Link-O-Rama: Beltre undergoes shoulder surgery

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* As expected, Adrian Beltre will undergo shoulder surgery today and MLB.com reports
that the best-case scenario has him returning in mid-August. Seattle
will miss Beltre’s outstanding glove and may choose to further weaken
their defense in the hopes of helping the league’s worst offense by
shifting Russell Branyan to third base while using prospect Mike Carp
at first base.

* Despite hitting just .250/.298/.303 with poor defense Emilio
Bonifacio still has people defending his play via cliches and
platitudes, as Juan C. Rodriguez of the Florida Sun-Sentinel writes stuff like
“he’s shown no signs of being a ‘me’ player.” My guess is that there
aren’t many 24-year-olds posting a .601 OPS in their first full season
who qualify as “me” players.

* Both the San Francisco Chronicle and Chicago Tribune report that the Giants are interested in Jermaine Dye, but as Dye himself notes the White Sox probably aren’t in sell mode right now after finally climbing back to .500 with yesterday’s win.

* In a recent Sports Illustrated poll Lou Piniella was named
the manager players would least like to play for. And the amazing thing
is that Milton Bradley wasn’t even eligible to vote for him.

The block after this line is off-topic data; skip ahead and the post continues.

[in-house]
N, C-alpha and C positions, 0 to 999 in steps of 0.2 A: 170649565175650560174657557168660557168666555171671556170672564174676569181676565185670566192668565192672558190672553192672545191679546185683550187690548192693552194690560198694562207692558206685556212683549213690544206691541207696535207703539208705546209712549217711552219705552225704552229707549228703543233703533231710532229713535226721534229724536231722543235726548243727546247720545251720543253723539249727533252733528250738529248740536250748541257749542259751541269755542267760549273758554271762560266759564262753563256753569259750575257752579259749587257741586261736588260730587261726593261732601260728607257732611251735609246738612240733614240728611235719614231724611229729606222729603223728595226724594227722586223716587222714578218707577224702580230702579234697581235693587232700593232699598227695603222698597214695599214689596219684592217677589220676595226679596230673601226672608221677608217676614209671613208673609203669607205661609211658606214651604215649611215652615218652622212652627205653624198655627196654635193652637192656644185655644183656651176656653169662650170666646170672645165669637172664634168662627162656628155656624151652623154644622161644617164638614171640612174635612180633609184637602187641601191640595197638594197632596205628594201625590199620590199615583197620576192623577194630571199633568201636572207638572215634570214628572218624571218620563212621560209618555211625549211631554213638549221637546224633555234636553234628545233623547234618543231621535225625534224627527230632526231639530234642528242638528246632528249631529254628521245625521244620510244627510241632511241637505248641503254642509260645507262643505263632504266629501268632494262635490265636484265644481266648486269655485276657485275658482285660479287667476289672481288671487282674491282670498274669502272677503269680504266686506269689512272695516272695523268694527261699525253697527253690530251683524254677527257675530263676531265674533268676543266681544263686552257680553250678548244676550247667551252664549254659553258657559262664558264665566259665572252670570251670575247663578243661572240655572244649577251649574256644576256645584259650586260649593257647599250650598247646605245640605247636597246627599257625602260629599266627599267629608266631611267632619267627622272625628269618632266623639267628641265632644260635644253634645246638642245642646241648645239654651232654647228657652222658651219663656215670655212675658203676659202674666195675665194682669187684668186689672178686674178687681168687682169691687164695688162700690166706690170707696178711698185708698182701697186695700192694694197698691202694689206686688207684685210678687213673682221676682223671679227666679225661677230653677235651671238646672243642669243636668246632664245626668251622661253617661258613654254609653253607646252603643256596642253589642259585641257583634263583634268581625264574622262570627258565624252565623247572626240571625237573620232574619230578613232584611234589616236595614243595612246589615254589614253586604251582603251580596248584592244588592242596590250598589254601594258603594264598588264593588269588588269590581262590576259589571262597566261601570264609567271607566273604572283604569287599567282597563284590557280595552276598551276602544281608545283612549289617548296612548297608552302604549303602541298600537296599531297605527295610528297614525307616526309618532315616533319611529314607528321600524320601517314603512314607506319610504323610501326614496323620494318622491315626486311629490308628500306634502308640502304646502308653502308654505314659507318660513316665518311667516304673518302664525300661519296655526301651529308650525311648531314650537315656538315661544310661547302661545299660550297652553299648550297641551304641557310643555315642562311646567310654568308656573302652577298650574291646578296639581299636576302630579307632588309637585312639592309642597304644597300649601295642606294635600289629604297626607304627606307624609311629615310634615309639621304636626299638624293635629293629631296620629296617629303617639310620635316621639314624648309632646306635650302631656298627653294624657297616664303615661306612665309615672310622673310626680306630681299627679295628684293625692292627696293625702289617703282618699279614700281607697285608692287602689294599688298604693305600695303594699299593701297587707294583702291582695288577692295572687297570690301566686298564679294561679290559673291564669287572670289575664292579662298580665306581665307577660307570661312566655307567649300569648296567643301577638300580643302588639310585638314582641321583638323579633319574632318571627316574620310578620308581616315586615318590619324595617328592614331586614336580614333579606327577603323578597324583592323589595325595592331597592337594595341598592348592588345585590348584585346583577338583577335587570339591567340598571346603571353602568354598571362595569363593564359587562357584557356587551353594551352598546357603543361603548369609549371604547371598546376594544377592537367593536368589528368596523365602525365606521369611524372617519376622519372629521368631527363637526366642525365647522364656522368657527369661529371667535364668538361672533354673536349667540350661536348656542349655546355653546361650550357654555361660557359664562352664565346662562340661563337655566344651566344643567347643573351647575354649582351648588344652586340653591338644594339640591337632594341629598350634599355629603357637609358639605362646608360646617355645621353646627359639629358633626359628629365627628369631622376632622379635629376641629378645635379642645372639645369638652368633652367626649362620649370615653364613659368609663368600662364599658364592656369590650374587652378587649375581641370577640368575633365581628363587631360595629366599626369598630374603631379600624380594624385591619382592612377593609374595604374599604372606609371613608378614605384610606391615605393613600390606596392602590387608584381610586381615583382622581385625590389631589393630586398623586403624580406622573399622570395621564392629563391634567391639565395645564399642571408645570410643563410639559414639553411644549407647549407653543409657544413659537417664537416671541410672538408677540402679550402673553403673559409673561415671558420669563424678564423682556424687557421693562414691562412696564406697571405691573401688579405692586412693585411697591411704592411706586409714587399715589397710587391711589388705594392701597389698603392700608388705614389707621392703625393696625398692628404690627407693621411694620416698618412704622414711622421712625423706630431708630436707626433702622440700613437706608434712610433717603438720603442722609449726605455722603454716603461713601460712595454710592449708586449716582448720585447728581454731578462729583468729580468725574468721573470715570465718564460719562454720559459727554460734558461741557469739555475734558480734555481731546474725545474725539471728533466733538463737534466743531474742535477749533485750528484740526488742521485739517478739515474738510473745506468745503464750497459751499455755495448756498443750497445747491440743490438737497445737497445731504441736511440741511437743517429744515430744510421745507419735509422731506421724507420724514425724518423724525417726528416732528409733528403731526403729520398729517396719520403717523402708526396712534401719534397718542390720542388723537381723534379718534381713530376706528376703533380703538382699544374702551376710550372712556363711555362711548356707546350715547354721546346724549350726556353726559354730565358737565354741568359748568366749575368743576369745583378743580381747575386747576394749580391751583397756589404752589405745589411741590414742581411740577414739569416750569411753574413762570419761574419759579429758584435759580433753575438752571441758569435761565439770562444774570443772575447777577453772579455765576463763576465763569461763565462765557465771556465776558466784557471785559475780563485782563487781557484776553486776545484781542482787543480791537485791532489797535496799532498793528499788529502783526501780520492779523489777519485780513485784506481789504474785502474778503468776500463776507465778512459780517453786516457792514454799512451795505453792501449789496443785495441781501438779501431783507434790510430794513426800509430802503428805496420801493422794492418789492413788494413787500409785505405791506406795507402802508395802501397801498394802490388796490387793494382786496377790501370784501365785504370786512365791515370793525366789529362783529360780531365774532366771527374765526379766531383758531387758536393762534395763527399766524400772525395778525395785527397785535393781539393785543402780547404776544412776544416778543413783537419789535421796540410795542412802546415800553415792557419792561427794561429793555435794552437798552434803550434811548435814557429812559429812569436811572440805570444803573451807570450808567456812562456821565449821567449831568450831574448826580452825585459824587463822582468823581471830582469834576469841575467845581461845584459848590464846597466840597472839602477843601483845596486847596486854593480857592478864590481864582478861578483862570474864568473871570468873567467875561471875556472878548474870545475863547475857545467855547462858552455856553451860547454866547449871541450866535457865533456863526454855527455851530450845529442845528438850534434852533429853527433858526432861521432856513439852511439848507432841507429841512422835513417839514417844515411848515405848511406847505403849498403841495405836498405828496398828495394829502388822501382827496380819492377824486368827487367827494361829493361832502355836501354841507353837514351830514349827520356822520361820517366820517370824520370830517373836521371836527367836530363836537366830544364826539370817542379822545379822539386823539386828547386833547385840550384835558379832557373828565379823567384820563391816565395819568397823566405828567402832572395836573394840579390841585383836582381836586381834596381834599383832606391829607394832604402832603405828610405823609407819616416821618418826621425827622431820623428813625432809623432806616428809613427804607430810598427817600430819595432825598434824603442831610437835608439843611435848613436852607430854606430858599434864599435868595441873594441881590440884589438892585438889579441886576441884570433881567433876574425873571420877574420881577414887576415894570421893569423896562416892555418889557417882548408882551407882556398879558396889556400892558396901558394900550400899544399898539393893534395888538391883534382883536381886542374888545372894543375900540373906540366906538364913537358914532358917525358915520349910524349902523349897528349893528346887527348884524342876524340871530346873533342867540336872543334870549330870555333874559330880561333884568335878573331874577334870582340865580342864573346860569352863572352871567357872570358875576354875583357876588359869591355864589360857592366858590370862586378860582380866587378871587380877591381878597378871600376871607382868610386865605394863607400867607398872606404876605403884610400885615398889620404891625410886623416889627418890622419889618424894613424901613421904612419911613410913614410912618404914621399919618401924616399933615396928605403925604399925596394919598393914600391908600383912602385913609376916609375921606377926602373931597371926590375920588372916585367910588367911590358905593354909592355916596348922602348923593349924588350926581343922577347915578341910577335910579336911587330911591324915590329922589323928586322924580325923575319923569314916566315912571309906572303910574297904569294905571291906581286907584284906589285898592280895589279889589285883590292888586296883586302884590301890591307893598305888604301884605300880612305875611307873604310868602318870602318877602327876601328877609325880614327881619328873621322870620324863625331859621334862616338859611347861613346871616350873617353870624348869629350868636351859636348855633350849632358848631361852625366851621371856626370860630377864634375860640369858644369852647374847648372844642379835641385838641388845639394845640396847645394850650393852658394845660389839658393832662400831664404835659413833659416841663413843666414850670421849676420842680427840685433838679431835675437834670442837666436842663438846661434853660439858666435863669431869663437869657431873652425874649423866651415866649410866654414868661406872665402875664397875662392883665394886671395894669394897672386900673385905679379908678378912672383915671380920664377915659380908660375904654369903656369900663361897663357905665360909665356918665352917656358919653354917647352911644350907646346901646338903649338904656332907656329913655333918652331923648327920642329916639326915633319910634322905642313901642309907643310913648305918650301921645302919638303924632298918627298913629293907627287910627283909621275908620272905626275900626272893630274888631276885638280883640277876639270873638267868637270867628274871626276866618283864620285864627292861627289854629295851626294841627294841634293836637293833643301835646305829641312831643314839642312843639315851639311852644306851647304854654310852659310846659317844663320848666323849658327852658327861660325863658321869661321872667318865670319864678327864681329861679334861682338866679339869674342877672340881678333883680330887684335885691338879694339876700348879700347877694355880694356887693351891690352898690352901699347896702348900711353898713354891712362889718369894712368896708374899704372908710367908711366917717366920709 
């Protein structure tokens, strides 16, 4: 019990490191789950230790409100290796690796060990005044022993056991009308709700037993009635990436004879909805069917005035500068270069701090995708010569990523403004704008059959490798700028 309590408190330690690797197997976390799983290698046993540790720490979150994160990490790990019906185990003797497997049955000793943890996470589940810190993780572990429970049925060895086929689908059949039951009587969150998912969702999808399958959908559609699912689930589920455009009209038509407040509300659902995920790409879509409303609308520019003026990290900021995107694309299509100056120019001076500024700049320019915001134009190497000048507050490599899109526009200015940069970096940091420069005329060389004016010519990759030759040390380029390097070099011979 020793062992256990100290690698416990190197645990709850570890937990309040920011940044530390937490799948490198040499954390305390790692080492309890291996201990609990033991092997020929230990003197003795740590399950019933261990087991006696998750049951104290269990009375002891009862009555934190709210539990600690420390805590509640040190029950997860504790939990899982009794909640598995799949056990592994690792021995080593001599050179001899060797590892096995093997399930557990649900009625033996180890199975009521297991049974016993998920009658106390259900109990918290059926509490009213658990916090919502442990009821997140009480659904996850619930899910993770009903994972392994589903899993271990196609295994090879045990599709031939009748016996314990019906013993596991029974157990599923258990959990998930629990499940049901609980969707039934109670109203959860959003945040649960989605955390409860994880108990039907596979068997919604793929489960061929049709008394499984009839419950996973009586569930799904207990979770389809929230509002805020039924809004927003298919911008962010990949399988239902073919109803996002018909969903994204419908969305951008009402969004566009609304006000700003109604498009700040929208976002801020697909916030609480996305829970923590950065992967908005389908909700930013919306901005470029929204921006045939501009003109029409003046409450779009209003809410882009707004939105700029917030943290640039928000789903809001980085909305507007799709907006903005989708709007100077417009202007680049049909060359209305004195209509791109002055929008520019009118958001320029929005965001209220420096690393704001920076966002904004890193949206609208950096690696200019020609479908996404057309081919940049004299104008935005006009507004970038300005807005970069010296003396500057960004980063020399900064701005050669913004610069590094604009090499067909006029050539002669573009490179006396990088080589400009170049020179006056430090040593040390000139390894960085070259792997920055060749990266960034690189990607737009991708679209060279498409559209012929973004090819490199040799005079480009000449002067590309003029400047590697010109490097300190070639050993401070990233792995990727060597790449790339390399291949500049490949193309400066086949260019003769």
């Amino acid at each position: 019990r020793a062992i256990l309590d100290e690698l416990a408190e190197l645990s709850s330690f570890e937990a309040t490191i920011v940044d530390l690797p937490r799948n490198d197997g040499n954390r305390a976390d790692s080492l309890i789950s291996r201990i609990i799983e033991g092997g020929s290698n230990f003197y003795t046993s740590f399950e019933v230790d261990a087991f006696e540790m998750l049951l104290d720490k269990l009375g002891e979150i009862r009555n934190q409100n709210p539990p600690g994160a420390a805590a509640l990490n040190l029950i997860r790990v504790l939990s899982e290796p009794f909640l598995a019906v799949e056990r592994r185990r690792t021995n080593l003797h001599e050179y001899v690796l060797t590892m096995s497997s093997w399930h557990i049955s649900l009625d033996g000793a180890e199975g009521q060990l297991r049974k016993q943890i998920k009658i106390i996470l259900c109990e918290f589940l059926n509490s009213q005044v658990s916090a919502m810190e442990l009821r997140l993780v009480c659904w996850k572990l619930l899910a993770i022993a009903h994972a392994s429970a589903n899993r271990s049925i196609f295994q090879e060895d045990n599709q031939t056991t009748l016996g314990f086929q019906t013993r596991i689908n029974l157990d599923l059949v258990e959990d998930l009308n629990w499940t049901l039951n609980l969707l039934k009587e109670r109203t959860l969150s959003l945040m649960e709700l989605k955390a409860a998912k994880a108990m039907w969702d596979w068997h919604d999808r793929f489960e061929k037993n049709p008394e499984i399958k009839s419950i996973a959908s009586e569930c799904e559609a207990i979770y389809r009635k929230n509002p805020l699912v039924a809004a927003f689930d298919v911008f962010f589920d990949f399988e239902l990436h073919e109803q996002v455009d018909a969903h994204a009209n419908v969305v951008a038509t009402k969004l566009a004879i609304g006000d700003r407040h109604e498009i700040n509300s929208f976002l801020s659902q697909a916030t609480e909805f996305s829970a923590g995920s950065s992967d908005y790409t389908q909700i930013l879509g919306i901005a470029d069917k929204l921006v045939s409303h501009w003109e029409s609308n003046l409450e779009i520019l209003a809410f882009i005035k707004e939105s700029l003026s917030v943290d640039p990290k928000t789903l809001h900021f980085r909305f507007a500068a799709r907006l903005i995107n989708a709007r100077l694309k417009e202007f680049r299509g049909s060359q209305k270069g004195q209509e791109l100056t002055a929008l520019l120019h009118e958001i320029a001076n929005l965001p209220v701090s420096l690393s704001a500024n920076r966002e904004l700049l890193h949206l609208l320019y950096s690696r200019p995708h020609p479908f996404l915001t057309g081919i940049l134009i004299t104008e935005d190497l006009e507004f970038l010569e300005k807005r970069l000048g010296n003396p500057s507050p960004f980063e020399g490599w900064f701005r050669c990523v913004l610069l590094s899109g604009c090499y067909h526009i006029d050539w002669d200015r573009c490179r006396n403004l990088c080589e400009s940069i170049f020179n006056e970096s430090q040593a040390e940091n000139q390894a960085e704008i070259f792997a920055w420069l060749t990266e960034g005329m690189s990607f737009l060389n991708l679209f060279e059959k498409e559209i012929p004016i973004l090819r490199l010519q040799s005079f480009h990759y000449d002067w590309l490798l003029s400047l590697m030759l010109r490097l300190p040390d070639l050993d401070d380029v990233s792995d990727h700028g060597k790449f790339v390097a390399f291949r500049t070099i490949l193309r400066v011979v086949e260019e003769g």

Yoenis Cespedes blames a lack of golf for his early season slump

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Back during the 2015 playoffs the sorts of New York media types who love to find reasons to criticize players for petty reasons decided to criticize Yoenis Cespedes for playing golf the day of a playoff game. The Mets won the series with the Cubs during which the controversy, such as it was, occurred and it was soon dropped.

It was picked back up again in 2016 when Cespedes, while on the disabled list with a strained quad, was seen playing golf. Despite the fact that everyone involved said that golf did not contribute to his injury and that golf would have no impact on his injured quad, it was deemed “a bad look” by a columnist looking to get some mileage out of bashing Cespedes for having a hobby that probably half of all ballplayers share. They did it when he showed off his fancy cars too, by the way, even though just about every ballplayer has a fancy car or three. When you’re a superstar in New York — especially when you’re one with whom the media is not particularly close for various reasons — you’re going to catch hell for seemingly nothing.

Now there’s a new twist to the Cespedes golf saga. Yoenis himself says that his poor start — he’s hitting .195/.258/.354 and leads the league in strikeouts — is due to . . . not enough golf! From the New York Times:

He gave a possible reason for the poor start this weekend: not playing enough golf, a hobby beloved by many baseball players. And, yes, he is serious.

“In previous seasons, one of the things I did when I wasn’t going well was to play golf,” he said after a game on Friday in which he struck out four times but still drove in the go-ahead run in the 12th inning. “This year, I’m not playing golf.”

The story says Cespedes quit golf last summer because he worried that it was contributing to hamstring problems. He’s thinking about going back to it soon, as he thinks it’ll help his swing. Given that he’ll catch hell either way, he may as well do what he wants.